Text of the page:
Amy Hollyfield doesn't know why "April (is) a time for tragic events, " nor do I. But T.S. Eliot once said, "April is the cruelest month ... " Perhaps he is still right after nearly a century.

These heartbreaks and their anniversaries leave us with "... a heap of broken images" and perhaps the killers (nonentities, loners, according to Maxwell) felt so overwhelmed with "fear in a handful of dust ... " that they tried to immortalize themselves with the deaths of others. Such vanity and selfishness are cruel indeed.

Sarah Lehrmann, Clearwater


Look within 

Shades of black April 15, Perspective story

As the Caucasian mother of two Kenyan sons, I read this article with personal interest.

My two sons, whom my husband and I adopted as infants, are very black while their father, older brother and I are very white.

We are doing all we can to ensure they grow up with strong African identities, and we constantly look for ways to affirm them as young black men. But even more we long to raise them to simply be good men, men who are tolerant and giving and wise.

I hope that they belong to a generation who as adults will describe people based on those qualities rather than the color of one's skin.

Sheila Roberts Veatch, Tallahassee


Edwards is honorable

It's time to stop making fun of John Edwards' hair, and how much he pays for a haircut. Sure, wealthy people waste a lot of money, then brag about it, but Edwards probably isn't even aware of the cost of a trim until he reads it in the news. The campaign managers and assistants arrange for haircuts, dental appointments, you name it, and they pay for it.

Edwards is an honorable man, a self-made multimillionaire, and a good candidate for the presidency. His wife is so seriously ill that it would be understandable for him to quit, but he didn't. I am more sure of his abilities and honesty than I am of Hillary Clinton's or Barack Obama's, and his potential to defeat any Republican candidate.

Nickie McNichols, St. Petersburg


Sensible solutions 

Crist, Baker outline way ahead on taxes April 27, editorial

Gov. Charlie Crist and St. Petersburg Mayor Rick Baker need to be commended for bringing commonsense solutions to providing property tax relief. Both proposals focus on the major tax issues that need to be addressed to bring immediate tax cuts to all Floridians.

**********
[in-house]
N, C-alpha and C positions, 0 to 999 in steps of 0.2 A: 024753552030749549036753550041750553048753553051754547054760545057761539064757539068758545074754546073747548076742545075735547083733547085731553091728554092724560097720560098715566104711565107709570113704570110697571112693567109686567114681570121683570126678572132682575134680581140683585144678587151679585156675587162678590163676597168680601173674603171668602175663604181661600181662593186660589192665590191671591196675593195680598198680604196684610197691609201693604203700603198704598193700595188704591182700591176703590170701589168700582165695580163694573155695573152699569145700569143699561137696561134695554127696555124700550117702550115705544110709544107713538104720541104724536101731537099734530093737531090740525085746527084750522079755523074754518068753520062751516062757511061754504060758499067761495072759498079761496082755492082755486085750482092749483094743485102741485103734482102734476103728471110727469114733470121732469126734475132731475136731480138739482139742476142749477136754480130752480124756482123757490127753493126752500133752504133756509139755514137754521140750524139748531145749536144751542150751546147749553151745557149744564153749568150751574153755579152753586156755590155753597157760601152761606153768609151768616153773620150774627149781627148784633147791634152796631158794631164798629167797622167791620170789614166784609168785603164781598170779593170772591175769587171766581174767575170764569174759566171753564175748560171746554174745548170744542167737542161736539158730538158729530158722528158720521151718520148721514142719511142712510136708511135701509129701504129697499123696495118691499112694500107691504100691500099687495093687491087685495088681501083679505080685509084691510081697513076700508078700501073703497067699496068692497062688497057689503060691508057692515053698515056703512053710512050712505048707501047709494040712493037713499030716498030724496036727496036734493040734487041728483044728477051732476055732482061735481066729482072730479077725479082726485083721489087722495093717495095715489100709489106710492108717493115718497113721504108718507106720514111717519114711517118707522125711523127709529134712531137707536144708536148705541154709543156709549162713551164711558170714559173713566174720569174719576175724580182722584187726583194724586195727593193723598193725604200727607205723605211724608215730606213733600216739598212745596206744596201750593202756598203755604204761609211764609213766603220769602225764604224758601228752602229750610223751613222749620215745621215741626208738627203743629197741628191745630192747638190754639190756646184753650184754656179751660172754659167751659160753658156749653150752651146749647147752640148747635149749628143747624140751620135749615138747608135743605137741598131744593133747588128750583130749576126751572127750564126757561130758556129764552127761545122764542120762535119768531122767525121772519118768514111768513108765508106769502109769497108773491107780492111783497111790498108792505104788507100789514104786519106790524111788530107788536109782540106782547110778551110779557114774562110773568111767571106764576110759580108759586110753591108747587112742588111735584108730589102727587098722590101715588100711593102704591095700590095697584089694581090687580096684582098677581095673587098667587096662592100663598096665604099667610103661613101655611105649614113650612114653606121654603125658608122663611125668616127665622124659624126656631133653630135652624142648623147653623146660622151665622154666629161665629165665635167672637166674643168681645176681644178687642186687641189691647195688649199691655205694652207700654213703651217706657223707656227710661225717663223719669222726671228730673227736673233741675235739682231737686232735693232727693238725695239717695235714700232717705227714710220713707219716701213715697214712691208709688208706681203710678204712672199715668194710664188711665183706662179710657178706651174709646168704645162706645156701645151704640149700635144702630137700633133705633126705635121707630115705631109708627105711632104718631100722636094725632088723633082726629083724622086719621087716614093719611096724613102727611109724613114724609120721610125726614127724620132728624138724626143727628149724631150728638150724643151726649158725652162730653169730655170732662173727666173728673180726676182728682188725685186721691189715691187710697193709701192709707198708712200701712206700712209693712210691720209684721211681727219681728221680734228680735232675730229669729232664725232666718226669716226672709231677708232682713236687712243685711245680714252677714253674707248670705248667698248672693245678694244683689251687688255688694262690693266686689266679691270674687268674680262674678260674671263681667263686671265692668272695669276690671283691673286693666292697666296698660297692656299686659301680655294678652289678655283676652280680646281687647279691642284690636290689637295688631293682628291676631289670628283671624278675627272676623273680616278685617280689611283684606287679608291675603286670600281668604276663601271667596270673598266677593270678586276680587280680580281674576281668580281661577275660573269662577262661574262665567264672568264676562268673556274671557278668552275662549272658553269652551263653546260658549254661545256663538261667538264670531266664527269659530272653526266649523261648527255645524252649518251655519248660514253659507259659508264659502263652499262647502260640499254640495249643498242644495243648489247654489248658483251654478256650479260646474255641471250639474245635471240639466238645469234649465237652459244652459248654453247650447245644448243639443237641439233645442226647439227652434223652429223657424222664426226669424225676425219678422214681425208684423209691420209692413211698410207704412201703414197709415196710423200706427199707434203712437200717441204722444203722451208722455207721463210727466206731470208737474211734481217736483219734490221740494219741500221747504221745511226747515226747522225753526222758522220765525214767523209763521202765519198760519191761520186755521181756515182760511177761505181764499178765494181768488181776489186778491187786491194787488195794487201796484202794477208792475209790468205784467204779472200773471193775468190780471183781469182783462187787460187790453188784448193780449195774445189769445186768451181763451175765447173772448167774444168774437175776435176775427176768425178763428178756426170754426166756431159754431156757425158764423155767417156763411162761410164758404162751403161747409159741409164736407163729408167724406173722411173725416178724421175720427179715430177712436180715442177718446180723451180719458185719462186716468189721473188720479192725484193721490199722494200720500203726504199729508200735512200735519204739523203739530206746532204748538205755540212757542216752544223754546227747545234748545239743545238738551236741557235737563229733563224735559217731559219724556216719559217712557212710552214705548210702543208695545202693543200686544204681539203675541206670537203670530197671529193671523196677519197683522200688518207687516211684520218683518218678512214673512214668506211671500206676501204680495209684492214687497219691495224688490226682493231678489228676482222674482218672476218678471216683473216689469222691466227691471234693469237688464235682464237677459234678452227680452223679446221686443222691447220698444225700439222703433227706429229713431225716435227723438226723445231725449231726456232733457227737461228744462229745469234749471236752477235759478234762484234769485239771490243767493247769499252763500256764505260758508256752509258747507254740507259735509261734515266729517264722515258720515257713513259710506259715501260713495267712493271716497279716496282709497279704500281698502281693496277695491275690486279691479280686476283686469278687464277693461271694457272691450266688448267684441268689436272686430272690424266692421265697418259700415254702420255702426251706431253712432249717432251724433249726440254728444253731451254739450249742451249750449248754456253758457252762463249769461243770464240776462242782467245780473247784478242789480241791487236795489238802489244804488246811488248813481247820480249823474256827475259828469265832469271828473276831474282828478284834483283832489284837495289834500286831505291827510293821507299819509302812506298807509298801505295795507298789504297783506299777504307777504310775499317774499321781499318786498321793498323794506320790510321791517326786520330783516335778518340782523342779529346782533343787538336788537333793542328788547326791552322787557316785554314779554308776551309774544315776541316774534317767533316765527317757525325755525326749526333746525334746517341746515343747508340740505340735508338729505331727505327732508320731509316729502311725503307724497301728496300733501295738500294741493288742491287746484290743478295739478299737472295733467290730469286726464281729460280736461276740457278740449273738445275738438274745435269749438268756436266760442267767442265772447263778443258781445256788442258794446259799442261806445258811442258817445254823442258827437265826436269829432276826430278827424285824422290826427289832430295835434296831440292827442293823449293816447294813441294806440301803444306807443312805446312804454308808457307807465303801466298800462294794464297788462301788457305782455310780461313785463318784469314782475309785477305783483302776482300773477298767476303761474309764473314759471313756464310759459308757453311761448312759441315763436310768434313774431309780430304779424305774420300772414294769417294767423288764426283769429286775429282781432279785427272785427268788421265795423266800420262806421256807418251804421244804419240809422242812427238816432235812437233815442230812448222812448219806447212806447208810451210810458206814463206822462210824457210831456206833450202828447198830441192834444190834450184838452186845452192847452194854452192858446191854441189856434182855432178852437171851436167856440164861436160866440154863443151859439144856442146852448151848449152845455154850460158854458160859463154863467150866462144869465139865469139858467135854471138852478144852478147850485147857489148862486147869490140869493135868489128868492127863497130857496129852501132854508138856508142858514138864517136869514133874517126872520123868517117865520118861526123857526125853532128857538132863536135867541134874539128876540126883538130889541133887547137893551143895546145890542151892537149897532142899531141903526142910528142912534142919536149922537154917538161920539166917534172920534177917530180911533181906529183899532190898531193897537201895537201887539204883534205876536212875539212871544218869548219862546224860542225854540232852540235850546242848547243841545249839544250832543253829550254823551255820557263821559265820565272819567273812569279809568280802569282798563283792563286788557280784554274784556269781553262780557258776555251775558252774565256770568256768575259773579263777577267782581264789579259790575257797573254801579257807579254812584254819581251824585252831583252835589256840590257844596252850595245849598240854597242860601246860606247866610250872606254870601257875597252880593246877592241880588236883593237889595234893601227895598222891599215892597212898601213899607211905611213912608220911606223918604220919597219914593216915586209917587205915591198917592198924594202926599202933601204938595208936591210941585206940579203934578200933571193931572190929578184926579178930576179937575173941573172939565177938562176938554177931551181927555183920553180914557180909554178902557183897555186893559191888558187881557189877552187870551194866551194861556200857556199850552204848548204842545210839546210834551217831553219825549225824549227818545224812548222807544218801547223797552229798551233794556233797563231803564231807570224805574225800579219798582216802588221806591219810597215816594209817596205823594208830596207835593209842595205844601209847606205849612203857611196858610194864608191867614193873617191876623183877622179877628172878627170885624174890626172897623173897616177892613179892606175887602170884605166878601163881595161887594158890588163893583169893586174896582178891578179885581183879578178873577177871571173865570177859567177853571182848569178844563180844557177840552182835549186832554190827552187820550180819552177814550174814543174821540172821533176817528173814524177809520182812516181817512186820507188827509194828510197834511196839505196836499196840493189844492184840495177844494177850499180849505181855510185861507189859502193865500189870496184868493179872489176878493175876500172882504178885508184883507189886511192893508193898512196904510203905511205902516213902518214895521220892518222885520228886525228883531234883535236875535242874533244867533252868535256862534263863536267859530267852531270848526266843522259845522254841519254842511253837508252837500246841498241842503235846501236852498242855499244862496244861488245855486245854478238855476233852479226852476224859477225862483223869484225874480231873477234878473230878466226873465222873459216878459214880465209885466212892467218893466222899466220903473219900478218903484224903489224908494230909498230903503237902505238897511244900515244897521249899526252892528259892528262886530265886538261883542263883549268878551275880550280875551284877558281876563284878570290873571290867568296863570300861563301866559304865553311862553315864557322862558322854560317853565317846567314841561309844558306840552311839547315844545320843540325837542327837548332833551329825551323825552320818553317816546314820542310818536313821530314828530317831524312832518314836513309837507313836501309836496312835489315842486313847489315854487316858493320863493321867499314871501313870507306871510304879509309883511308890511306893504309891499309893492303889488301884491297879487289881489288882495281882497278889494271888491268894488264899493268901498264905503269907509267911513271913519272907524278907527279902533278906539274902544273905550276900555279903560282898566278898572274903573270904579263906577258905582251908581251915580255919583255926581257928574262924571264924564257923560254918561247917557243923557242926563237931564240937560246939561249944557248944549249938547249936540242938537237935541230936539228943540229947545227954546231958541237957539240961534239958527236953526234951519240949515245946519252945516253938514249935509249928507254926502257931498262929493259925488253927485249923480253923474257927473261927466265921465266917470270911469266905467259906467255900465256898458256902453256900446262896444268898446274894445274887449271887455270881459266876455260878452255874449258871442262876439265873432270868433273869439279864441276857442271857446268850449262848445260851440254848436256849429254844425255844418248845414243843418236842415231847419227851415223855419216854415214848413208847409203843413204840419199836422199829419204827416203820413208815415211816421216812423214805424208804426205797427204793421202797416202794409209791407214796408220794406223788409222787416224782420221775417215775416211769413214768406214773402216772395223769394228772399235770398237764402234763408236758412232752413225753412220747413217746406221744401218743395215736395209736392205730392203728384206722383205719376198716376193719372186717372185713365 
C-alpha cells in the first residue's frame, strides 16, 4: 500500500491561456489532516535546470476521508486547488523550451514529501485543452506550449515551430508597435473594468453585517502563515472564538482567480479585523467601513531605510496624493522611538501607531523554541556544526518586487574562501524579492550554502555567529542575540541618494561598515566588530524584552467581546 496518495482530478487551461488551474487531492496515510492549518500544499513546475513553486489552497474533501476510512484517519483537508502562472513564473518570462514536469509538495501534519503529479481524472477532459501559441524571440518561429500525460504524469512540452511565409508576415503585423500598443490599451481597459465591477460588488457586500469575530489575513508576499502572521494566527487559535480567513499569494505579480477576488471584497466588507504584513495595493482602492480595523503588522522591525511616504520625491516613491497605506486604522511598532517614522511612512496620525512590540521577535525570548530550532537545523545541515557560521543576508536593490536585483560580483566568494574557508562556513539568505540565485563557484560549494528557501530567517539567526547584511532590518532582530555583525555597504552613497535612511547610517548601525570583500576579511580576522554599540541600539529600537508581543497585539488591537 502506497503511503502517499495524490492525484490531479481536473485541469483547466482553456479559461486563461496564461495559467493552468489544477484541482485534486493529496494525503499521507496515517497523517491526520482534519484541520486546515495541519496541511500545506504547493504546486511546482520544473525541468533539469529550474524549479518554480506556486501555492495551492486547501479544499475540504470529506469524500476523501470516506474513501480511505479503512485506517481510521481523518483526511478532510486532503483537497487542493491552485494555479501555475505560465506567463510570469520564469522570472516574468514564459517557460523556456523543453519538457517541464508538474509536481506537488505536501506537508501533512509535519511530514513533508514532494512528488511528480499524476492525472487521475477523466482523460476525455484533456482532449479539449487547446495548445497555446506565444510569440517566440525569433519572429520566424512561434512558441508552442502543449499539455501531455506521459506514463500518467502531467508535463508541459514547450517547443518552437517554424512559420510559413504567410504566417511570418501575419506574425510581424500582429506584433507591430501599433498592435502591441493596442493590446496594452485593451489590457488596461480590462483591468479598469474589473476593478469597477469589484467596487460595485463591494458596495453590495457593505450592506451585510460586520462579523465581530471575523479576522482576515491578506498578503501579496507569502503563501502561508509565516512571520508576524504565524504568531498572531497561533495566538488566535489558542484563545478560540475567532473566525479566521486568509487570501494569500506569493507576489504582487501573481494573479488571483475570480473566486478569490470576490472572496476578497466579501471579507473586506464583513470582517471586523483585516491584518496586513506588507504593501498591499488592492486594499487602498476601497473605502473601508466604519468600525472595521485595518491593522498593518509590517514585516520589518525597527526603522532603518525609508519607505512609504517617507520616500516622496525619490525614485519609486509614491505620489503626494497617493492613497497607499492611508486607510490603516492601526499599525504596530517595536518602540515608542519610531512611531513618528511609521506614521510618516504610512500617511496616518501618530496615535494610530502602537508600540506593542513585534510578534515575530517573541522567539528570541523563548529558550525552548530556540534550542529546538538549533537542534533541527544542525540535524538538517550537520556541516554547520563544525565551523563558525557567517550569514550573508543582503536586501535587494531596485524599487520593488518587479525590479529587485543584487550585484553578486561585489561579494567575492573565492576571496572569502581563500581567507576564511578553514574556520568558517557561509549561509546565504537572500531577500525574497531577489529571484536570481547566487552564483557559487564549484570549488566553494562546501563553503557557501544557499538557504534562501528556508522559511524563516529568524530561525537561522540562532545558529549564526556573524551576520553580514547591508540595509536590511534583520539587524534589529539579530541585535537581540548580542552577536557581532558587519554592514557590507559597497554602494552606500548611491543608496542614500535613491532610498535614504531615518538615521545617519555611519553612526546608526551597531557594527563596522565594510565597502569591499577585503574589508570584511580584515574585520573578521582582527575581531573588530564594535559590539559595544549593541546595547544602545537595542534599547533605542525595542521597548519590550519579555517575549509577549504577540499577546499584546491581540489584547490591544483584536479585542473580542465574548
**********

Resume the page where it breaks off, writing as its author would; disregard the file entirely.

Of the two, Mayor Baker's plan is the best one for the residents of Florida. He has balanced deep tax cuts with the fiscal requirements in funding local and state government. With this plan, citizens will enjoy lower taxes, and local governments will be forced to be more efficient in providing needed services. His plan should be broadly endorsed by other city and county leaders, and adopted by the Legislature.

Ed Montanari, St. Petersburg


Scant offerings

I'm not real sure who decided that Bucs' cheerleaders' sassy makeover was worthy of the front page on Monday. I guess there was no room for this feature above the fold because of the big story about the Lightning's elimination from the Stanley Cup playoffs.

This is "Florida's Best Newspaper"? I may as well let my longstanding subscription expire and just pick up the free TBT* every day.


Shirl Kennedy, St. Petersburg


The real story 

Growing together April 22, story

Your newspaper has our kudos for a wonderful report about what happens after our military men come home, and the trauma that has to be borne by all of the families involved.

I get the Tampa Tribune and the St. Petersburg Times, and the other paper couldn't come close to this poignant story. Thanks for the real truth, and God bless all.

Alice Baker, Tampa